Let us pray:
Lord have mercy on us, Christ have mercy on us, Lord have mercy on us, “take our minds and think through them, take our lips and speak through them, take our hearts and set them on fire; for the sake of our Lord and Saviour Jesus Christ, Amen.

[1] John 9:1

[2] John 9:35-41

[3] John 10:1-5

[4] When you think of Psalm 23 you may instantly think of Jesus, and it is about Jesus, the people in the time of the Gospel of John however would have thought of the LORD as God and they had not yet begun to widely trust and believe that Jesus was God. The Trinity was not as clear to them as it would become following Jesus' death and resurrection and the coming of the Holy Spirit on the Day of Pentecost. Psalm 23 is about the LORD, the fullness of God, the whole Trinity.

[5] John 9:18-23,  The Jews did not believe that he had been blind and had received his sight, until they called the parents of the man who had received his sight and asked them, “Is this your son, who you say was born blind? How then does he now see?” His parents answered, “We know that this is our son and that he was born blind. But how he now sees we do not know, nor do we know who opened his eyes. Ask him; he is of age. He will speak for himself.” (His parents said these things because they feared the Jews, for the Jews had already agreed that if anyone should confess Jesus to be Christ, he was to be put out of the synagogue.) Therefore his parents said, “He is of age; ask him.”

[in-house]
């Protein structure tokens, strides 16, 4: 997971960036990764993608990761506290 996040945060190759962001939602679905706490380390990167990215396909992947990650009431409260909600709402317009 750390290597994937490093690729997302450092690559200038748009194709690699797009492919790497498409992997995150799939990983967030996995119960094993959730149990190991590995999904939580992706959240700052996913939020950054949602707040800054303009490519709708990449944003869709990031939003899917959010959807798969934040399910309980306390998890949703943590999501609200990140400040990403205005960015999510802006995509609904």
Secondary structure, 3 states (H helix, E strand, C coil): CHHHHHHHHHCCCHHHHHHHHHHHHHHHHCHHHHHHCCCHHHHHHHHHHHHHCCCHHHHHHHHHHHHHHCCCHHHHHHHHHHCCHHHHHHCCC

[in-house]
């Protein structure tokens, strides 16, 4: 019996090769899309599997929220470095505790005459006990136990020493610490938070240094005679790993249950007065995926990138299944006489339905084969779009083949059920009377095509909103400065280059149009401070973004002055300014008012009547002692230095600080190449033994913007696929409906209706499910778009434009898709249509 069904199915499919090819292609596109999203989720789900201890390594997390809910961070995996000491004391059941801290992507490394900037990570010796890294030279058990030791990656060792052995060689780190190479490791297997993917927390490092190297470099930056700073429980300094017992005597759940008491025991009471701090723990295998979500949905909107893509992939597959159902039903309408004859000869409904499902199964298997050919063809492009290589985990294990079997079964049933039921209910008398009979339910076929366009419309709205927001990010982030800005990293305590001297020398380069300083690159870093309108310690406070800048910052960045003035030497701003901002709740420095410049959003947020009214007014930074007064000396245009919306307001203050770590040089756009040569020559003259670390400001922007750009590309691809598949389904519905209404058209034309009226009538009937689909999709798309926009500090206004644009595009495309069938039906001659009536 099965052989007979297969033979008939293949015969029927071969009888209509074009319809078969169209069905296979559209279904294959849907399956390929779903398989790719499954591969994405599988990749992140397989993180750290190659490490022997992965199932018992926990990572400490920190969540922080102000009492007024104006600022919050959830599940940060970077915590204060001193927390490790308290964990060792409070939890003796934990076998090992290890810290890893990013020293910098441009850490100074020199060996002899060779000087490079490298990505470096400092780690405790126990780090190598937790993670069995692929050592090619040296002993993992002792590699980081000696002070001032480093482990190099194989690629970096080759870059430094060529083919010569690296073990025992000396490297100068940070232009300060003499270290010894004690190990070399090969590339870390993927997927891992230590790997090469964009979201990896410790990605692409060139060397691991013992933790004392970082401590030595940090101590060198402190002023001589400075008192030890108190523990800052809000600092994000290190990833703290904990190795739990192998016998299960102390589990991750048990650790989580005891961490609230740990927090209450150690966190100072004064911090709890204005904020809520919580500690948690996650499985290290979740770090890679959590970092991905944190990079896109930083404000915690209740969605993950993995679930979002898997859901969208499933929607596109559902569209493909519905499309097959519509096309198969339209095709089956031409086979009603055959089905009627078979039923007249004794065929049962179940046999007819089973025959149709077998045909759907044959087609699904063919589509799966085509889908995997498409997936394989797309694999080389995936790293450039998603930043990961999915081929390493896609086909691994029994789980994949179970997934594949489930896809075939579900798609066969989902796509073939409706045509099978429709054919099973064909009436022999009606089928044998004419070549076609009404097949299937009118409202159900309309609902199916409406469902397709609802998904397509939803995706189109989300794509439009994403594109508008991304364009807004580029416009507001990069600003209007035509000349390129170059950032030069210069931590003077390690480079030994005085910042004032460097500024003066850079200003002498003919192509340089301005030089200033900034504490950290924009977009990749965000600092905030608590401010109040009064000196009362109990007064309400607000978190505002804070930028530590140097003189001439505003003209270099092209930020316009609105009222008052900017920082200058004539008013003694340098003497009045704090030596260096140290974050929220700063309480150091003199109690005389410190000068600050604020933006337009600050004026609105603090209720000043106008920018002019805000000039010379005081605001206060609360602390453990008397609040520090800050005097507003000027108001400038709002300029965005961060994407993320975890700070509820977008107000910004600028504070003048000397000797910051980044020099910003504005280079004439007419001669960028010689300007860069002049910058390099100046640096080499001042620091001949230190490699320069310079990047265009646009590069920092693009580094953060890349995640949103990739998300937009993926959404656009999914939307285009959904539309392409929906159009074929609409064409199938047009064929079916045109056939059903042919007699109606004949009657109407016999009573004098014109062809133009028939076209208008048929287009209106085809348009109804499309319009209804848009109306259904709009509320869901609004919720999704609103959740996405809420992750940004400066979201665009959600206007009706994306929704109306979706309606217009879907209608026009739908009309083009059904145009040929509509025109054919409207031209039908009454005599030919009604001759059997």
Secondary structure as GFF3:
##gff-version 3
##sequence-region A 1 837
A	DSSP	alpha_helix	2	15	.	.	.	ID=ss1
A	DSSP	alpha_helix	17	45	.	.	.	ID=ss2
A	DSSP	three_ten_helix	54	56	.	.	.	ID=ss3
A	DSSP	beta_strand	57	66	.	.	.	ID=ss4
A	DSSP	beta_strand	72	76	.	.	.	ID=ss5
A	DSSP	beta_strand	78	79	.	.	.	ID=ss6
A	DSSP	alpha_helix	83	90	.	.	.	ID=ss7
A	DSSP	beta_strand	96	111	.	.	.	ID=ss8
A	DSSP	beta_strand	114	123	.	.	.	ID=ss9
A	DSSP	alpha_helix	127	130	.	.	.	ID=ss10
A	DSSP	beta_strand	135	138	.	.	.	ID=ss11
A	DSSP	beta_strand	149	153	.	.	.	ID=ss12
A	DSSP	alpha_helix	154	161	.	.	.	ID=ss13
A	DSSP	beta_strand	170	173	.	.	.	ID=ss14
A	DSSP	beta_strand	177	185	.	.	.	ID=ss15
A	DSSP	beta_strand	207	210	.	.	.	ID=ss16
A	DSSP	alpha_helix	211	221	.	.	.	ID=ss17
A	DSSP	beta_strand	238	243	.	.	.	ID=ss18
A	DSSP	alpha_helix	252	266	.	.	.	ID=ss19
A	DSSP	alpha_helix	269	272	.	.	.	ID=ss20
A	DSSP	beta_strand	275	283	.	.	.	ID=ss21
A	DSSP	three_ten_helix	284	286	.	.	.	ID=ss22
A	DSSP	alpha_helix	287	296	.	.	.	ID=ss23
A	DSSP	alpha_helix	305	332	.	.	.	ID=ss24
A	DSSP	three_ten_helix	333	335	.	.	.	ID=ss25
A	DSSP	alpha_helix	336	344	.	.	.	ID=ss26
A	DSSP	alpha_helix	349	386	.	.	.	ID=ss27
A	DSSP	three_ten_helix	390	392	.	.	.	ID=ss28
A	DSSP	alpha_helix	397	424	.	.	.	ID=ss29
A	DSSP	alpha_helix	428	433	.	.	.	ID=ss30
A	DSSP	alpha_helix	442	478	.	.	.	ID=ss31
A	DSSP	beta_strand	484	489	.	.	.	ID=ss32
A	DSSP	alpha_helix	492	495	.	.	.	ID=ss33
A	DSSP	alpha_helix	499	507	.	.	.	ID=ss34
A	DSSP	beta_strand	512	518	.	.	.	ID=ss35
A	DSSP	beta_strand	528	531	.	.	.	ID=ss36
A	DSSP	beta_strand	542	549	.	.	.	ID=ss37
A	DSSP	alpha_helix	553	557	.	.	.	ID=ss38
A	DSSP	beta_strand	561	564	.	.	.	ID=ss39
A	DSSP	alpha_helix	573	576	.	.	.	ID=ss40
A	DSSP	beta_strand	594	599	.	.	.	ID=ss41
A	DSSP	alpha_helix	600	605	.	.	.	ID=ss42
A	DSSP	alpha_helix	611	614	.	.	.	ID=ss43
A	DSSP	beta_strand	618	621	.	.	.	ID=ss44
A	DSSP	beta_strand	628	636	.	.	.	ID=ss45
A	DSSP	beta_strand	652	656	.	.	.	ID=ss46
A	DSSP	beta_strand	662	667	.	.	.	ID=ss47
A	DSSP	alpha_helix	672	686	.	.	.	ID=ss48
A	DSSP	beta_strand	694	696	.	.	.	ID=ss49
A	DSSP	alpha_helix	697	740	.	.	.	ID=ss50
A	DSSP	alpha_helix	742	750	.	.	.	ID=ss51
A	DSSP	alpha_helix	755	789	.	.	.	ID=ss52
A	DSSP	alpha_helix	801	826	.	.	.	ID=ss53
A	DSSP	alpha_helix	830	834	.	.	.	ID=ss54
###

[6] Luke 13:34

[7] John 10:14-15

[8] John 10:28

[9] 1 John 1:8

[10] John 14:6

[11] 1 John 1:10

[12] John 1:1

[13] Malachi 4:2

[14] Psalm 23

[15] Luke 15:1-7

[16] Rev. Dr. Martin Luther, "The Heidelberg Disputation" 1518